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Experts: Ukraine outcome hangs largely on country's resilience

Riho Terras.
Riho Terras. Source: ERR

Whether Russian President Vladimir Putin gets his way following the attack on Ukraine which began Thursday depends on the country's resilience, security experts told ETV news show 'Aktuaalne kaamera' (AK) Thursday evening. Putin may need to make the war short and press the Ukrainians into suing for peace, if he is to be successful, they added.

MEP and former EDF commander Riho Terras: Russia may offer peace talks following attacks, territorial gains

MEP Riho Terras (Isamaa) a former Estonian Defense Forces (EDF) commander, says Russia's strategy has been to attack Ukraine with great force and at multiple points by air and on land, to divide its forces and take as much territory as possible. 

This phase could then be followed by an offer from Russia of peace talks, Terras said.

"Ukraine's leadership is currently in a difficult situation. If Russia offers negotiations in a situation where the whole of Ukraine is full of Russian soldiers, tanks, and where helicopters are flying in hordes, it will be very difficult to decide whether to continue fighting, or to negotiate," Terras continued.

Reform MP : Fate of European and world peace in the hands of Ukrainian troops

Eerik-Niiles Kross, Reform Party MP and security expert the fate of the peace both of Europe and of the world now lies in the hands of Ukrainian soldiers.

"Today we are in a situation where the fate of the European and world legal order, world peace, is in the hands of the Ukrainian soldier," Kross said.

Eerik-Niiles Kross. Source: Ken Mürk/ERR

The offensives seem to be carried out in line with Russian military doctrine, Kross added, with a large-scale attack beginning with missile attacks on military targets.

Kross said: "They are trying to knock out the Ukrainians' leadership, 'command and control' in English, meaning staff, communications etc., making it impossible to run national defense in an organized way. Secondly [targets are] warehouses, military units, etc."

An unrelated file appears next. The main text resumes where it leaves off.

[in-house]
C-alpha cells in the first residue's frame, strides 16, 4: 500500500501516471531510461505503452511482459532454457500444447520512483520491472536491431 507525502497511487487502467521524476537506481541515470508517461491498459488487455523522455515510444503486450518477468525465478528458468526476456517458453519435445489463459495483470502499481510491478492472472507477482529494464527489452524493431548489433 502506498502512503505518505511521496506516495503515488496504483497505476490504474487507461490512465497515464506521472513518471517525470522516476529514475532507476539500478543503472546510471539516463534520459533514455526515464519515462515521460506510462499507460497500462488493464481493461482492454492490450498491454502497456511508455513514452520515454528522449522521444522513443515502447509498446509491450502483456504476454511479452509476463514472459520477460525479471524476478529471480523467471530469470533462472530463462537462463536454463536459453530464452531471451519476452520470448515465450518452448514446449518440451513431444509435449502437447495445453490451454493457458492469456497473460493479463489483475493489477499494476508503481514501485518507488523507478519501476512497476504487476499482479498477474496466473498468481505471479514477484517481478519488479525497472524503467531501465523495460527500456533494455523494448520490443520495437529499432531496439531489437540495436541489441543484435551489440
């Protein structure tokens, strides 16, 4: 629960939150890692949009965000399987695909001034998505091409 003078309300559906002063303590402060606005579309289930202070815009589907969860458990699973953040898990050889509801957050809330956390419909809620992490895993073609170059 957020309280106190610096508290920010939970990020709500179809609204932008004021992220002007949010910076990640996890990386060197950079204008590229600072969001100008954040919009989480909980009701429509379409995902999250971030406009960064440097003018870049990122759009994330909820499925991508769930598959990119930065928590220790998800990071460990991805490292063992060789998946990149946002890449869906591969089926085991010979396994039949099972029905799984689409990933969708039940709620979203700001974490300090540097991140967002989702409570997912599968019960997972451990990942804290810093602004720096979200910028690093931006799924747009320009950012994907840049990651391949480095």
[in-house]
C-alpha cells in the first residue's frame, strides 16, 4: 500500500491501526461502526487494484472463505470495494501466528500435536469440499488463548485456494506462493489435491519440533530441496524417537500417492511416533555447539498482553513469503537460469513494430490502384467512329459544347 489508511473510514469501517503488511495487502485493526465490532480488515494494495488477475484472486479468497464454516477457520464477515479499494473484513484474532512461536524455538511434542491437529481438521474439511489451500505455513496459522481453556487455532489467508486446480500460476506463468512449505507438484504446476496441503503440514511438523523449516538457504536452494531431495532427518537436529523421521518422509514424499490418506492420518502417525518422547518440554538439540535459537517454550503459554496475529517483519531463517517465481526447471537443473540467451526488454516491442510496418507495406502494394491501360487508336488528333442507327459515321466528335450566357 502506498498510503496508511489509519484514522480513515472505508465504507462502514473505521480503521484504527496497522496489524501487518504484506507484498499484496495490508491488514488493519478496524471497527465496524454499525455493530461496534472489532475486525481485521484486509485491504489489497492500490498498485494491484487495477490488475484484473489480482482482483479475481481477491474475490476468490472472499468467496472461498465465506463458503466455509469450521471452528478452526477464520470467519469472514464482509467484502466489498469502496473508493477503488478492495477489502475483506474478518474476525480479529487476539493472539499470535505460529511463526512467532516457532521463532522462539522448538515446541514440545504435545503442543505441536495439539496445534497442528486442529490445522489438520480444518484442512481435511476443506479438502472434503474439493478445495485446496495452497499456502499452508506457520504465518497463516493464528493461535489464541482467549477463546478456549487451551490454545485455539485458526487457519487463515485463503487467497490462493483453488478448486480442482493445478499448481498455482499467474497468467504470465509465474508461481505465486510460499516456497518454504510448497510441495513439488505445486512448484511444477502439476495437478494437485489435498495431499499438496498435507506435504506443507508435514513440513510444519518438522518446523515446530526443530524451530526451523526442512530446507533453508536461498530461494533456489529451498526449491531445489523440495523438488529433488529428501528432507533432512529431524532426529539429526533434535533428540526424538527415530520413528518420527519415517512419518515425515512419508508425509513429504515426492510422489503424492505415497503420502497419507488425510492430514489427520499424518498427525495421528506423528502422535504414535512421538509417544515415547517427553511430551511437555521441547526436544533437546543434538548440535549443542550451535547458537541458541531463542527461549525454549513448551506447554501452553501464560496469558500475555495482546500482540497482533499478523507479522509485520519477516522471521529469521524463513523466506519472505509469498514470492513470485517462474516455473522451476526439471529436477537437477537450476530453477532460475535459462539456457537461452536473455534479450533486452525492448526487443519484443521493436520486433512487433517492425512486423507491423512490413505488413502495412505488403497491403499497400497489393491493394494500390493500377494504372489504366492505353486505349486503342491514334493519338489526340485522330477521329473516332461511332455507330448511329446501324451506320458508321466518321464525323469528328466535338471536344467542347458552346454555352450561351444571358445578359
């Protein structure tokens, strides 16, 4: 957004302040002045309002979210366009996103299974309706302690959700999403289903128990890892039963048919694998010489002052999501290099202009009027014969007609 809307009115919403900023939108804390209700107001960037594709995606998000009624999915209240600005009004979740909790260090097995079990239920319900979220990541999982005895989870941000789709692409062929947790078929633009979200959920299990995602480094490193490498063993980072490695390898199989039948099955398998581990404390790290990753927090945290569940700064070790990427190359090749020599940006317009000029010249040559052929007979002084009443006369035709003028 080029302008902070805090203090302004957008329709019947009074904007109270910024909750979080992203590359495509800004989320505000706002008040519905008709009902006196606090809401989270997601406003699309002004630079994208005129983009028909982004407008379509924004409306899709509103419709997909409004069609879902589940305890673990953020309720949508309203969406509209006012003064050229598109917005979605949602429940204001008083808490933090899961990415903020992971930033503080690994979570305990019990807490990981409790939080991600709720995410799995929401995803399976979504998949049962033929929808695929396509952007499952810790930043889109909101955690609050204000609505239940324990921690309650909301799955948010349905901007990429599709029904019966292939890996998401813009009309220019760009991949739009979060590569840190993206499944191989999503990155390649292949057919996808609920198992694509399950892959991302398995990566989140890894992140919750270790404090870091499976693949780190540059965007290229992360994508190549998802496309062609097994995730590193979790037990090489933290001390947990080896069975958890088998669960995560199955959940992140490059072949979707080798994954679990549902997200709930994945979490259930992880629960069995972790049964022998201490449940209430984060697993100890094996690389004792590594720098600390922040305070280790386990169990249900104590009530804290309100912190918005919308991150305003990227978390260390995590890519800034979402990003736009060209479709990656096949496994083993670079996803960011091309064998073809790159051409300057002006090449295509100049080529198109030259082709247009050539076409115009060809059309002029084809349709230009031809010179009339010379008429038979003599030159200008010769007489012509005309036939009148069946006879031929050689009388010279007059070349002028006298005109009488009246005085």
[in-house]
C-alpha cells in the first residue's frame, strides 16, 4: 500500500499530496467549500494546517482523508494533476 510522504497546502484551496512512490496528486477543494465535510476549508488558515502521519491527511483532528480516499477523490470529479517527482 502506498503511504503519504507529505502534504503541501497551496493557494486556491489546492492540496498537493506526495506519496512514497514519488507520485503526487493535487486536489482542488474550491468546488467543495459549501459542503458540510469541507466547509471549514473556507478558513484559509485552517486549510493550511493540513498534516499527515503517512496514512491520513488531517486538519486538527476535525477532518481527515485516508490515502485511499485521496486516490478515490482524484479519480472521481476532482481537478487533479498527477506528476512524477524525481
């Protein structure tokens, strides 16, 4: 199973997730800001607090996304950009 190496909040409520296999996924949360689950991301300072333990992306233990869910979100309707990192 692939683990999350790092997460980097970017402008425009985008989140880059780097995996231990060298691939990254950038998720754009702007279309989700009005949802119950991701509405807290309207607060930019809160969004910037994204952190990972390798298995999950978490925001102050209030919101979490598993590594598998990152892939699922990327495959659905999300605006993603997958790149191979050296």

The primary goal in the initial stages is to attain air supremacy ahead of the full invasion by land forces.

EKRE MP: Ukraine should employ delay tactics

EKRE MP and former EDF officer Leo Kunnas says that Ukrainian forces' goal should be to delay and exhaust the Russian offensive as much as possible, and to: "Try to capture and repel any sea and air landings. The tactical ones, as well as those at a strategic level, which are coming there. Until Russian forces reach Ukrainian airfields, Ukrainian forces have hope to repel a landing there."

Leo Kunnas. Source: ERR/Janek Luts

The Ukrainian army is fighting in every direction, Kunnas added.

"Ukrainians must fight doggedly and not panic, even if they are behind the enemy; even then delay, and switch to guerilla activity," Kunnas said.

Security expert: Russia is in a hurry

Security expert Meelis Oidsalu told AK that the Kremlin is in a hurry with its military operation in Ukraine, as there would be no support for a long war with another Slavic nation, he said.

"It seems that the Kremlin wants to rip the head off Ukraine," Oidsalu said.

"But that head is pretty much stuck in place. In some significant respects, Russia needs to be able to show that they control this situation, and control it more than the current [Ukrainian] government," adding that Thursday's attacks were demonstration of that approach.

Meelis Oidsalu. Source: Ken Mürk/ERR

The resilience of Ukrainian forces will be clearer on Friday, he said, as well as the overall situation and where the main actions fought took place, not all of which had reached the media as of Thursday evening, he said.

It is also difficult to imagine the wide-ranging occupation of Ukraine by Russia, he said, adding that bringing the Ukrainian populace to despair, to the extent that they sue for peace, would be more likely.

In any case, time was of the essence for Putin's regime, he said.  "He is in a hurry, in fact, and every day counts."

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Editor: Andrew Whyte

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